Canine Camping in the Smokies

Outfitting your dog for the trail may be trendy, but what can we learn from our unfettered pets out in the wild?

We demand a high standard of behavior from our dogs when we take them outdoors: to mimic the monotonous pace we've chosen, to resist aggression against other animals, including humans, to refrain from barking and whining, and to generally not raise a ruckus when we're trying to relax. We teach them how to catch a Frisbee, how to complete an obstacle course, how to flush a covey of quail. Rarely do we consider how the pet might want to spend its time outdoors, nor do we contemplate what we might learn from them through simple observation.

With this in mind, I took my German shepherd Norman along on a canoeing/camping trip to Calderwood Lake. Norm had never been camping. He'd been on two short canoe runs, both in the daytime. My new thing is to paddle at night.

To get to Calderwood Lake from Maryville, where I live, you drive south on Highway 129, over what is known as the Tail of the Dragon, a switchback mountain pass popular with motorcyclists. Blocking my rear view, Norm stood in the back of the Subaru, swaying with the curves, his head out the window, ears laid back, spit flying. He wasn't fretting about the speeding bikers, as I was, but he did sniff longingly at the "Boob Zone," as it is labeled on the pavement, where dozens of brassieres hung like fruit from the branches of a roadside tree. My first failure: I did not accommodate my dog's wishes to stop and investigate the lingerie tree and the whereabouts of the human females who had donated their underwear for the beautification of the wilderness.

Norm Lesson #1: Be spontaneous.

The campground on Calderwood, located just over the Carolina line below Cheoah Dam, was occupied by a couple of RV's, one with a roaring generator that powered the televised UT football game, the other occupied by two German shepherds in a pen. With his head out the window opposite from the dog pen, Norman missed a great opportunity to do some serious barking.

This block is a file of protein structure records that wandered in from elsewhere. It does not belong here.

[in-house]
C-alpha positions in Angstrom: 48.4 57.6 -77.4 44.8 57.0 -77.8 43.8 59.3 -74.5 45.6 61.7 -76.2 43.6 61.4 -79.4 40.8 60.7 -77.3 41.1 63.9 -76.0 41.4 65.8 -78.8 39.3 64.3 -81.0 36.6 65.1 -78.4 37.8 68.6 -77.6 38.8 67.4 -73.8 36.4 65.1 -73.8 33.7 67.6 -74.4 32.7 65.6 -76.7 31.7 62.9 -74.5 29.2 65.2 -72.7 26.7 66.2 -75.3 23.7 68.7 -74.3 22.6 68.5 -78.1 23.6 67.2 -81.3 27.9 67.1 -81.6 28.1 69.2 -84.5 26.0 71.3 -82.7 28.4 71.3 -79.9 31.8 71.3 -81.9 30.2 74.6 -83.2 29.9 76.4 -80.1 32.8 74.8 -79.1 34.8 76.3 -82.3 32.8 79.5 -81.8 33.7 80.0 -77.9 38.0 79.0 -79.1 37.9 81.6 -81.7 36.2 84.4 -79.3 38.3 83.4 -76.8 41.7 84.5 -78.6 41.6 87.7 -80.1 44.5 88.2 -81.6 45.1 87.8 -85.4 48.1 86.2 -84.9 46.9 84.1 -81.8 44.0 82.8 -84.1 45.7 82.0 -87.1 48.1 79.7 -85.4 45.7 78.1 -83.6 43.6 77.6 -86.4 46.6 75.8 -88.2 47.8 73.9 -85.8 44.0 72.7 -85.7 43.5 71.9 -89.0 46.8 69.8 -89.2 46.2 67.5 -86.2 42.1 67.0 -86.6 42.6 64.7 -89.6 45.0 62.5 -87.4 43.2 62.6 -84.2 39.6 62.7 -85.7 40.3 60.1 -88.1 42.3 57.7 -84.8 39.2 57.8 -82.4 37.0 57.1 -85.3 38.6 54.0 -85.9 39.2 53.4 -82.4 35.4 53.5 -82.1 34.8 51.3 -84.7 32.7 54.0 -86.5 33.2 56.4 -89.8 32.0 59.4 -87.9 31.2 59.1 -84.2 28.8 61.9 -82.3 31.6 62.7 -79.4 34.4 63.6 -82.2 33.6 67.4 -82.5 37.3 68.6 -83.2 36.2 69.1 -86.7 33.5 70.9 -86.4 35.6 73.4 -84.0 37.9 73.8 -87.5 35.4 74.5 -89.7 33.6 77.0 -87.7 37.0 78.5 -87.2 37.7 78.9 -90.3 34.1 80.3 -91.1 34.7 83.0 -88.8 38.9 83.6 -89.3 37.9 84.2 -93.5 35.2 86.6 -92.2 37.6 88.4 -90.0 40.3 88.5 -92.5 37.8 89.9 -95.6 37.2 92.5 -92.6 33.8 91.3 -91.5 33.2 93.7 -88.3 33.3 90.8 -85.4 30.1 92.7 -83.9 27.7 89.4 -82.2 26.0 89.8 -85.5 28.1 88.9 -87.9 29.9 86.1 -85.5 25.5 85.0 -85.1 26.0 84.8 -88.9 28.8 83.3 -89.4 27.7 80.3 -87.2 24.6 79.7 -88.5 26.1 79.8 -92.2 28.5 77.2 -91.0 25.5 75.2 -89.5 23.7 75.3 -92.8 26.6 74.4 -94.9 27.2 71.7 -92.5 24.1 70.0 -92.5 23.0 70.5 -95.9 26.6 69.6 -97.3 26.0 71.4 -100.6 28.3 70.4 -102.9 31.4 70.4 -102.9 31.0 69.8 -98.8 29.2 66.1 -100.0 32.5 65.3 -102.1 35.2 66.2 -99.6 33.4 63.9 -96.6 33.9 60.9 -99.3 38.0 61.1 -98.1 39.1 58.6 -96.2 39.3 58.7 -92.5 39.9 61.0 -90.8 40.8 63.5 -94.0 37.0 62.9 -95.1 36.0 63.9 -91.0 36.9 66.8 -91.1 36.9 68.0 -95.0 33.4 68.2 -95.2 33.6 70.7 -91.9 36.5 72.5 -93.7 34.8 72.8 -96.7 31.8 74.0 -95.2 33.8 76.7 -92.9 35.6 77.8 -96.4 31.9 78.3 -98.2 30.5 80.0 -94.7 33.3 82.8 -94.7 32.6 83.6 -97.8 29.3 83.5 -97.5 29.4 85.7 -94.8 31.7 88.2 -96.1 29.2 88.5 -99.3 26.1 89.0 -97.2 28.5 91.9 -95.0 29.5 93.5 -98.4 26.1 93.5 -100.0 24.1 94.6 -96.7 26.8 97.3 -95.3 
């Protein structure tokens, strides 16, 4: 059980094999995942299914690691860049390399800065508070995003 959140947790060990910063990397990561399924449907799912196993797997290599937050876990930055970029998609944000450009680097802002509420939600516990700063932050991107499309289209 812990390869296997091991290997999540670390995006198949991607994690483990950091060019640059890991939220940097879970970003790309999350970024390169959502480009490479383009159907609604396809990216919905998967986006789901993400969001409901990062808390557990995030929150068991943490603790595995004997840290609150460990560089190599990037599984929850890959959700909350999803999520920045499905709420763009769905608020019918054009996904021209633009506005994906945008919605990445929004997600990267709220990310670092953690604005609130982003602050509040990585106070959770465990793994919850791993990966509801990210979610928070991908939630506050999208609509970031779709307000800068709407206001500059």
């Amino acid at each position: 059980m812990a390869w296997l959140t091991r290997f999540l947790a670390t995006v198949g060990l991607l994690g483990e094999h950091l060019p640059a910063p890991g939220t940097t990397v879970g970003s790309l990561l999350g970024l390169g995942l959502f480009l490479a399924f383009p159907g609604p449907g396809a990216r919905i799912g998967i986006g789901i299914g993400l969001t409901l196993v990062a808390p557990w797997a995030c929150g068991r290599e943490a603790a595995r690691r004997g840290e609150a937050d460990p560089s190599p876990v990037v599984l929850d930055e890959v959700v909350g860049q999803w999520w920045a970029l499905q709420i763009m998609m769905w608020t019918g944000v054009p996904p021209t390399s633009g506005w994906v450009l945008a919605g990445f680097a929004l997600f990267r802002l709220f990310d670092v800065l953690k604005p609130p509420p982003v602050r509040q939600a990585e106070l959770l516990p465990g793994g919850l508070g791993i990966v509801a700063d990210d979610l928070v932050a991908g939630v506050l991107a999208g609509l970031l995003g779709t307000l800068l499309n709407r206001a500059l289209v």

A family from Asheville was fishing at the end of the road, a flat spot with a fire pit, a picnic table, and some broken white plastic chairs that the RV folks told me should stay there. Norm and I stood there waiting for the Asheville family to leave so that we could set up camp. I assured them there was no hurry.

"Does he bite?" asked the mom. I said no and earned Norm some pats on the head.

"Does he like the water?" asked the dad.

"He hates the water," I said.

"He'll really hate it here. It's frigid."

After the family left, I removed Norm's leash and let him meander. He sniffed the trash in the campfire ring. He ate some grass and gagged. He watered the bushes, the picnic table, and the fire ring. Finally he lay down with a huff and watched me string my hammock, spread a tarp and an old sleeping bag for him, and unload the canoe.

Lesson #2: Let the human do the work.

Lesson #3: If it looks good and tastes good, eat it, even if it makes you gag.

Lesson #4: Stop and smell everything.

Lesson #5: Urinate often.

I had brought along Norm's Zoinks, a hard plastic ball with a light inside that blinks when he bites down. Norm cannot resist the Zoinks. I tested his aversion to water by tossing the ball into the shallows. This was against the spirit of the trip, but I succeeded in getting Norm to retrieve the ball in six inches of water, a record for him. When I tossed it 15 feet out, Norm seated himself regally on the tarp and watched me wade out and retrieve his beloved Zoinks.

Lesson #6: There are limits to loyalty.

Norm's tastes are simple, the Zoinks his only toy. He doesn't require a dog tent, hiking boots, a fanny pack or any of the other accoutrements you might see on his contemporaries. On the other hand, it wouldn't have been a bad idea to have a life jacket for Norm since I'd never seen him swim.